Stunning NASA Video Shows 10 Years Of The Sun

Rodiano Bonacci
Giugno 30, 2020

Till now, the SDO has observed the Sun for over 10 years non-stop, gathering 425 million high-resolution images and collecting 20 million gigabytes of data.

In a stunning hour-long video, NASAs sun-pointing semi-autonomous spacecraft, the Solar Dynamics Observatory, has put together a time lapse of its 10 years of observing the Sun. "This information has enabled countless new discoveries about the workings of our closest star and how it influences the solar system", NASA said in a release.

Launched on February 11, 2010 from Cape Canaveral, SDO's mission is to study how solar activity is created and how Space Weather is spawned out of that intense activity that disrupt's Earth's technology systems and communications networks.

The Solar Dynamic Observatory of NASA has been looking over the Sun's activities for the past decade every day.

Equipped with a trio of sensitive instruments, the SDO's brilliant ten-year time lapse short spotlights photos taken at a wavelength of 17.1 nanometers, which is an extreme ultraviolet wavelength that unveils the Sun's outermost atmospheric layer, the shimmering corona.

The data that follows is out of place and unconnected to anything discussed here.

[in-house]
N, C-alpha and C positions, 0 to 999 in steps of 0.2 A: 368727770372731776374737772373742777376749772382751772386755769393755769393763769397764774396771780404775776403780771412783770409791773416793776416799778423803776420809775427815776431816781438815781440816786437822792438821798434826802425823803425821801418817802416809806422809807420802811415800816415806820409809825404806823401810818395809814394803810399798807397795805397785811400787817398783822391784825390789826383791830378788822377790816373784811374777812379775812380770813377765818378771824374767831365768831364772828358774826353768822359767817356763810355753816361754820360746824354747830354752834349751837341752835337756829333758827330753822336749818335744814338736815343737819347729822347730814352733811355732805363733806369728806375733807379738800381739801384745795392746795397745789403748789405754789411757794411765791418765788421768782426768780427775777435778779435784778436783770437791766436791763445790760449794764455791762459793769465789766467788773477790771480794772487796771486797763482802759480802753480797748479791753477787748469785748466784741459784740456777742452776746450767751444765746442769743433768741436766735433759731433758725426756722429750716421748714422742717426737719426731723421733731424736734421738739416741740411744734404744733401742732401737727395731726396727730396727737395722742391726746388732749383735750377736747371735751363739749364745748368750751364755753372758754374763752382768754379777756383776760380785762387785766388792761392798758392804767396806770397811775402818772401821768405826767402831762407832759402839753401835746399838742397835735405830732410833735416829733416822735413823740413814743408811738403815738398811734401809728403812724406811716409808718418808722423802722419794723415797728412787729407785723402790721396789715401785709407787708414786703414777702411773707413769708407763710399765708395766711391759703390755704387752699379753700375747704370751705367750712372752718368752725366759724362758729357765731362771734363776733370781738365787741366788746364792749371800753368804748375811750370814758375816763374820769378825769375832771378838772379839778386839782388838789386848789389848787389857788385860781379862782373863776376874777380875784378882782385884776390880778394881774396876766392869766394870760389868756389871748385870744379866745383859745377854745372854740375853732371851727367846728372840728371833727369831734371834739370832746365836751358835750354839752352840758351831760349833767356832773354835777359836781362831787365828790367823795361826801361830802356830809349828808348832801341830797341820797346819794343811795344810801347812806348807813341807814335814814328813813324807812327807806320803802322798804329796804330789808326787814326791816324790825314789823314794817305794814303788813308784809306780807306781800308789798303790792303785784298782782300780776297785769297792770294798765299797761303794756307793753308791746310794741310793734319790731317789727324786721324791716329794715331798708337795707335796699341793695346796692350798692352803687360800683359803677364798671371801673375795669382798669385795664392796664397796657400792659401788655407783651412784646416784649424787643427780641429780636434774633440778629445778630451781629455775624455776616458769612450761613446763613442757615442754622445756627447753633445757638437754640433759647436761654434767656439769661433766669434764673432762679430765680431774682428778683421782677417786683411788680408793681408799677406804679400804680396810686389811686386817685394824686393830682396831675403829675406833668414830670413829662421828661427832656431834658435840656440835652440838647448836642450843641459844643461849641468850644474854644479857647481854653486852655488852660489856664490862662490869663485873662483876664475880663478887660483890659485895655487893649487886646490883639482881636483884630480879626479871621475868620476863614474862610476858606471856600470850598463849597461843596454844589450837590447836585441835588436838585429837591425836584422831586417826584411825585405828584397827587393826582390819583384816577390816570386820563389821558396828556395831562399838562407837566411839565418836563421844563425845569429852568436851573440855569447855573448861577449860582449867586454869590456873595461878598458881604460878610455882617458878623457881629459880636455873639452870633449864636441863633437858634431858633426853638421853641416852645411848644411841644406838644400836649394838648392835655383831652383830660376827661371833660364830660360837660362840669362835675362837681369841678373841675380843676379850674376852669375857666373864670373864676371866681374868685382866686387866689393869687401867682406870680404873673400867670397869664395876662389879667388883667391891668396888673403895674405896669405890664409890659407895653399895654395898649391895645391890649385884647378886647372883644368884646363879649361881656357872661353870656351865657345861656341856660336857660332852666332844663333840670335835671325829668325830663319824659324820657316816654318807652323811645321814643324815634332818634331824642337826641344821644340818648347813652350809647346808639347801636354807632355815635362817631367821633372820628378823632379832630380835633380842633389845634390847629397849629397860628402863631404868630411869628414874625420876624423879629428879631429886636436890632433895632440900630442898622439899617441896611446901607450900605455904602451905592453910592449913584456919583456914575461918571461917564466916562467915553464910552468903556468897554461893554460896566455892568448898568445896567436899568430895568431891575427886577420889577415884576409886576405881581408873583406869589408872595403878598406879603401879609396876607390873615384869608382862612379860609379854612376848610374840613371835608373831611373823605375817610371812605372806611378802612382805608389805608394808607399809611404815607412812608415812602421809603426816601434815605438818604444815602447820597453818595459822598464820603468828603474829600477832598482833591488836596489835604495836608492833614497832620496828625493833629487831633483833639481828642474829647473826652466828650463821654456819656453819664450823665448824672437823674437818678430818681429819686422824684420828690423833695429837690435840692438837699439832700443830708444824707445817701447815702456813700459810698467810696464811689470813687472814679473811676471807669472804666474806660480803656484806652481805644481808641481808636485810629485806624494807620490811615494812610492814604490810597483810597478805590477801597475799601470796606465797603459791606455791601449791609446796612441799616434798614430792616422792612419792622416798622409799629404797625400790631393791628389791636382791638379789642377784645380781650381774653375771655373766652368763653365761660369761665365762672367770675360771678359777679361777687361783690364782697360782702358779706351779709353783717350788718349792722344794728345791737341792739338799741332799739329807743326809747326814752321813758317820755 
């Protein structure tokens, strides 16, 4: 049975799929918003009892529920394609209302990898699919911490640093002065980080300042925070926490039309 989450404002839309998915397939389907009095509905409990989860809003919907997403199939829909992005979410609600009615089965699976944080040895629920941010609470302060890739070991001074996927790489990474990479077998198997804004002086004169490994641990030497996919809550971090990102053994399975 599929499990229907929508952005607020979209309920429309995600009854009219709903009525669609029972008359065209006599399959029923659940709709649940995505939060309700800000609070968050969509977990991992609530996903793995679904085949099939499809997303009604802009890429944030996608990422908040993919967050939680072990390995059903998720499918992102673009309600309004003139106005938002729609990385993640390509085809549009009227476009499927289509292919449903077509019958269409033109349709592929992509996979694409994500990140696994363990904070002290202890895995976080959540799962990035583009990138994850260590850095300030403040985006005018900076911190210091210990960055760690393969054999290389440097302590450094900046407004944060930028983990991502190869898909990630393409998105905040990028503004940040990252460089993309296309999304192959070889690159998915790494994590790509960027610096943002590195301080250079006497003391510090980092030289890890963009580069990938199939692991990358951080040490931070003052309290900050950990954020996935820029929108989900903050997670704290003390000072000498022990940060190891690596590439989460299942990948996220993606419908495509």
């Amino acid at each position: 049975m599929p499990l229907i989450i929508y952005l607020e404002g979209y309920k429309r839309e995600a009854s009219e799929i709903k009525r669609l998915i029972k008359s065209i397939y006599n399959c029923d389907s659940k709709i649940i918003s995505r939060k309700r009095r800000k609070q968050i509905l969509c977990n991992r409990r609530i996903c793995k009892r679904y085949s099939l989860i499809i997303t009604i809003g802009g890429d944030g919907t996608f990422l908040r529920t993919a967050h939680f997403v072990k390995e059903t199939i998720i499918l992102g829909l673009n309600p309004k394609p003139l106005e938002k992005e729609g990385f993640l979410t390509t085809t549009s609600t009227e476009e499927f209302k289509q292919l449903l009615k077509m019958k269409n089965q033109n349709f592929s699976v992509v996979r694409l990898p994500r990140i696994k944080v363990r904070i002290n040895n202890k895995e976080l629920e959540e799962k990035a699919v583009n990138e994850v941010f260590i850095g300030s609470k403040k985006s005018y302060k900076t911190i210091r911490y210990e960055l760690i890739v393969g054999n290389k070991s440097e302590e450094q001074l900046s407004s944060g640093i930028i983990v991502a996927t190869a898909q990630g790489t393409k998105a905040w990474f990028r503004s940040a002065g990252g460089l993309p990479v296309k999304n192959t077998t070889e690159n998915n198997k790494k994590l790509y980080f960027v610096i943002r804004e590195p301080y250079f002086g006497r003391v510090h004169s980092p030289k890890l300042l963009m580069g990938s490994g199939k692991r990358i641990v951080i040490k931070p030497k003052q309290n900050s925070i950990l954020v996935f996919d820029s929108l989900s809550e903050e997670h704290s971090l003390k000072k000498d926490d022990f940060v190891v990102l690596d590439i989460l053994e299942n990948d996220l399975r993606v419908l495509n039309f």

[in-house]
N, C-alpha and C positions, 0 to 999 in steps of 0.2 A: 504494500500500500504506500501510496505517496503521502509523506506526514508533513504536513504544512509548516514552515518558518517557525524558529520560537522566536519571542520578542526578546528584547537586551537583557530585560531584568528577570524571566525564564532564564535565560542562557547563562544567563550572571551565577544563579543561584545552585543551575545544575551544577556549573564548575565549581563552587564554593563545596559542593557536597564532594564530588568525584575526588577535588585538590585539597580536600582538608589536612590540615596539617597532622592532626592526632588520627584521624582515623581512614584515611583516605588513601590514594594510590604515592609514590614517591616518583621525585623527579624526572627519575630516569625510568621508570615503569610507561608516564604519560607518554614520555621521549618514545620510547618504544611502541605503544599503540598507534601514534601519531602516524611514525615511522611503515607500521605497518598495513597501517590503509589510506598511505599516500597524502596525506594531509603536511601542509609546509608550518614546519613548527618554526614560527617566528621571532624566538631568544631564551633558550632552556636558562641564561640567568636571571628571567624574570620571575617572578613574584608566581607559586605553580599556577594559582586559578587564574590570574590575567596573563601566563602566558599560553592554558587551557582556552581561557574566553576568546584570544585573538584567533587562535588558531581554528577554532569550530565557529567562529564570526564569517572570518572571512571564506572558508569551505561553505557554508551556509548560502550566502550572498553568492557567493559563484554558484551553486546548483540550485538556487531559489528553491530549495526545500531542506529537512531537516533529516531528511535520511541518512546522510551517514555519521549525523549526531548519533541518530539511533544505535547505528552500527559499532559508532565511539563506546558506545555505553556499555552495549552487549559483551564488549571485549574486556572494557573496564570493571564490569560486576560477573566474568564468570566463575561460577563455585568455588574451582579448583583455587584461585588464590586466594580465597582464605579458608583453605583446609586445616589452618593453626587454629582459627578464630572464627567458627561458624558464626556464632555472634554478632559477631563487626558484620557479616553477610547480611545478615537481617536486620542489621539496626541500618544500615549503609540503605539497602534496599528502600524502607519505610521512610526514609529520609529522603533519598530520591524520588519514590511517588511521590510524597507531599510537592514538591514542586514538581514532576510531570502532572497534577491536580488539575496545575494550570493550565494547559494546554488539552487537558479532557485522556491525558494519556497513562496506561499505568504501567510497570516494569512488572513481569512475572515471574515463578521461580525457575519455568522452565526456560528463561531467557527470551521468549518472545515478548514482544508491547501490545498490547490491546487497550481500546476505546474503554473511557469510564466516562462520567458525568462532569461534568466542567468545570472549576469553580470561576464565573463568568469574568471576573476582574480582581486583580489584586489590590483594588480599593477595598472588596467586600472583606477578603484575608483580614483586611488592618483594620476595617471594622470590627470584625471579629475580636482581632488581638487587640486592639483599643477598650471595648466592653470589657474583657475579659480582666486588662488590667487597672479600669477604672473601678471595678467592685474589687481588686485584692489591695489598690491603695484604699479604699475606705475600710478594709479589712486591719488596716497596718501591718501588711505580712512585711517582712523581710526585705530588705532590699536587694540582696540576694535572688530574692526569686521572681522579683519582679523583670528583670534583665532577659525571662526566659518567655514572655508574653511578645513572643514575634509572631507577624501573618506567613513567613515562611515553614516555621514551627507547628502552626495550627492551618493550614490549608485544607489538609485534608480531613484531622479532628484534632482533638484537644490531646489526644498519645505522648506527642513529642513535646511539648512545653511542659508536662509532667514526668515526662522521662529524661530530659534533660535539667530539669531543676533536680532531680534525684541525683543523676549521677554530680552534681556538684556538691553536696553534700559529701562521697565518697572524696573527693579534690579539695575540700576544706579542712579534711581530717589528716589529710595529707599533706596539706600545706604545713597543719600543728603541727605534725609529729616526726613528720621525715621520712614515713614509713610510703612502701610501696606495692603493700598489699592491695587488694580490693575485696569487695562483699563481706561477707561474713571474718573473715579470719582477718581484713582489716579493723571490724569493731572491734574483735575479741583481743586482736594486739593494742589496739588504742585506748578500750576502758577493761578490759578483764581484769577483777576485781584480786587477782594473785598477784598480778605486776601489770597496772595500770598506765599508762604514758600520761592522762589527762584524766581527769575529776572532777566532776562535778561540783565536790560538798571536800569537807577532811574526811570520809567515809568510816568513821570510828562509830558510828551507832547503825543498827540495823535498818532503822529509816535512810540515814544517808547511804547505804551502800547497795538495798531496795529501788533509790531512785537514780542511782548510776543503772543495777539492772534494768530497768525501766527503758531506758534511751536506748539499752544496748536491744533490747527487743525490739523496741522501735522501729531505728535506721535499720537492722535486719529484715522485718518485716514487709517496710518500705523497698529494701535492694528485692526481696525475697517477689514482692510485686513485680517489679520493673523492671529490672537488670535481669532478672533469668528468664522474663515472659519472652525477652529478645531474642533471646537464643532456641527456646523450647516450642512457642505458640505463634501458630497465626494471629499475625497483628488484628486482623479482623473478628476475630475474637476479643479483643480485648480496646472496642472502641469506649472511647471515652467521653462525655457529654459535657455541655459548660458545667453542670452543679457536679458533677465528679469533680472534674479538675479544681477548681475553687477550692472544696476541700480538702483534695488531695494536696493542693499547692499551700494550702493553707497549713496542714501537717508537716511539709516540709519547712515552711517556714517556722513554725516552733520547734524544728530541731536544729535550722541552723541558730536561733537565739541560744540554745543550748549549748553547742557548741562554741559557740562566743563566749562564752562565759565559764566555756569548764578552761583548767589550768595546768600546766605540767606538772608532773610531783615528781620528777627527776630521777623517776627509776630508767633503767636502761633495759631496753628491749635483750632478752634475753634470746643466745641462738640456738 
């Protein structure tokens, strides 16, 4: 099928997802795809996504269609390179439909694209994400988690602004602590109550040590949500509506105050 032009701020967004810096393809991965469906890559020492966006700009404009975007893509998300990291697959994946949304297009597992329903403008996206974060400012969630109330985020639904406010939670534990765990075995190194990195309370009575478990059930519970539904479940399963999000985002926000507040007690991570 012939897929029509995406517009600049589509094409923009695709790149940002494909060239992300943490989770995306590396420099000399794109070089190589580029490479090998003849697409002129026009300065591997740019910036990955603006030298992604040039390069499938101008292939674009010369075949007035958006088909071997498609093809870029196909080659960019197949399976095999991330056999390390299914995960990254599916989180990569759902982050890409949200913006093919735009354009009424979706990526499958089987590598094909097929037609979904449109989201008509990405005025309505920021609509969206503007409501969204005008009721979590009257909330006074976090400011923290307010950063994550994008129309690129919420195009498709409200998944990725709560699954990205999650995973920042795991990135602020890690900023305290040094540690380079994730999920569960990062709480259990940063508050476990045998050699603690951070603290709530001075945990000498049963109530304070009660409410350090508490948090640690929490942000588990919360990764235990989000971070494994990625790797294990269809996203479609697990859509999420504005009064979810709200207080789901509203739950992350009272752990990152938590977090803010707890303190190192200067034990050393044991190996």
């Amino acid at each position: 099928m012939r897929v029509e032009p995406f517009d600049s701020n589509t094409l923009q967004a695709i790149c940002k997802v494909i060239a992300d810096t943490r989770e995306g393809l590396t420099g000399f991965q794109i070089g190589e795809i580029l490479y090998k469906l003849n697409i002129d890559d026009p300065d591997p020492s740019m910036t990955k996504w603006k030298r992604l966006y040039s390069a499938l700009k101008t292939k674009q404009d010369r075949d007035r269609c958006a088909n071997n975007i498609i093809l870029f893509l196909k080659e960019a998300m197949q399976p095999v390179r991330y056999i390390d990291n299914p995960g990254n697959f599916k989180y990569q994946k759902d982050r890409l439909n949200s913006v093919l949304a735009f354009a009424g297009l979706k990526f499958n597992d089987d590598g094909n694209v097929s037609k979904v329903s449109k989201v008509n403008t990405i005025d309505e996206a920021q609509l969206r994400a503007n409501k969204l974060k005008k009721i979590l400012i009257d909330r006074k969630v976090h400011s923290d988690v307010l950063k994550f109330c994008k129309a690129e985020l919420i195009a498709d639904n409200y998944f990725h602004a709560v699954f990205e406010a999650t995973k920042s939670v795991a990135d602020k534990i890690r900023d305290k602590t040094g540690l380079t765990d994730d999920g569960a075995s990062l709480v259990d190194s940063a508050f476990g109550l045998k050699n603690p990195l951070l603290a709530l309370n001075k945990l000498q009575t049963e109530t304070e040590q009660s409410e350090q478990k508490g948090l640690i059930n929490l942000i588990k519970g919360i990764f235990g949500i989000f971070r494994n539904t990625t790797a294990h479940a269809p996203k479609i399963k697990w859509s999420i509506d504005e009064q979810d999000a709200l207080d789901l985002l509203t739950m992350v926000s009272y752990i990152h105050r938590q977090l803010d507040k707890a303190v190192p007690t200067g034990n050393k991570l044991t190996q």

The video captures the Sun over a period of 10 years into 61 minutes, compiling one photo per hour.

A number of particularly noteworthy solar events that are part of the Sun's 11-year solar cycle are captured in the video, including eruptions, flares, explosions, prominences, etc.

A few dark frames are caused by the Moon or Earth briefly eclipsing the Sun.

A longer blackout in 2016 was also caused by a temporary issue with the probe's AIA instrument.

With a triad of instruments, SDO captures an image of the Sun every 0.75 seconds.

The custom music, titled "Solar Observer", was composed by musician Lars Leonhard. At some moments in the video the sun moves off centre, this is due to the SDO calibrating its instruments.

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